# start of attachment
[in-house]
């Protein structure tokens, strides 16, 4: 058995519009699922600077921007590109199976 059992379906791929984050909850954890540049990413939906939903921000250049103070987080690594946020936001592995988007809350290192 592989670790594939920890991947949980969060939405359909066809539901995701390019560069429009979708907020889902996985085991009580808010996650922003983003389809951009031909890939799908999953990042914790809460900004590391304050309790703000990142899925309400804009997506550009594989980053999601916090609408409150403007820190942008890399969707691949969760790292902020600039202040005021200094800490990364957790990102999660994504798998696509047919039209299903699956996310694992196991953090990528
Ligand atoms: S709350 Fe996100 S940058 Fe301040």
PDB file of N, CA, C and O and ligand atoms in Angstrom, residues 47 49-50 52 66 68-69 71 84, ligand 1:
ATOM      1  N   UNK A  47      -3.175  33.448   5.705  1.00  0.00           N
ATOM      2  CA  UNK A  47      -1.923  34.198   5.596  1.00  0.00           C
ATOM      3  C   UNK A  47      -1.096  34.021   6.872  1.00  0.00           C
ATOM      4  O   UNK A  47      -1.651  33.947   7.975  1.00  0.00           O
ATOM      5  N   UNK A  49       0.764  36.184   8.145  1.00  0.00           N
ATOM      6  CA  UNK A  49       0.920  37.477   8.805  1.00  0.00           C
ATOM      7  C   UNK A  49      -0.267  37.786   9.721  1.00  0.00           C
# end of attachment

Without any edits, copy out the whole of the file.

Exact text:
[in-house]
């Protein structure tokens, strides 16, 4: 058995519009699922600077921007590109199976 059992379906791929984050909850954890540049990413939906939903921000250049103070987080690594946020936001592995988007809350290192 592989670790594939920890991947949980969060939405359909066809539901995701390019560069429009979708907020889902996985085991009580808010996650922003983003389809951009031909890939799908999953990042914790809460900004590391304050309790703000990142899925309400804009997506550009594989980053999601916090609408409150403007820190942008890399969707691949969760790292902020600039202040005021200094800490990364957790990102999660994504798998696509047919039209299903699956996310694992196991953090990528
Ligand atoms: S709350 Fe996100 S940058 Fe301040």
PDB file of N, CA, C and O and ligand atoms in Angstrom, residues 47 49-50 52 66 68-69 71 84, ligand 1:
ATOM      1  N   UNK A  47      -3.175  33.448   5.705  1.00  0.00           N
ATOM      2  CA  UNK A  47      -1.923  34.198   5.596  1.00  0.00           C
ATOM      3  C   UNK A  47      -1.096  34.021   6.872  1.00  0.00           C
ATOM      4  O   UNK A  47      -1.651  33.947   7.975  1.00  0.00           O
ATOM      5  N   UNK A  49       0.764  36.184   8.145  1.00  0.00           N
ATOM      6  CA  UNK A  49       0.920  37.477   8.805  1.00  0.00           C
ATOM      7  C   UNK A  49      -0.267  37.786   9.721  1.00  0.00           C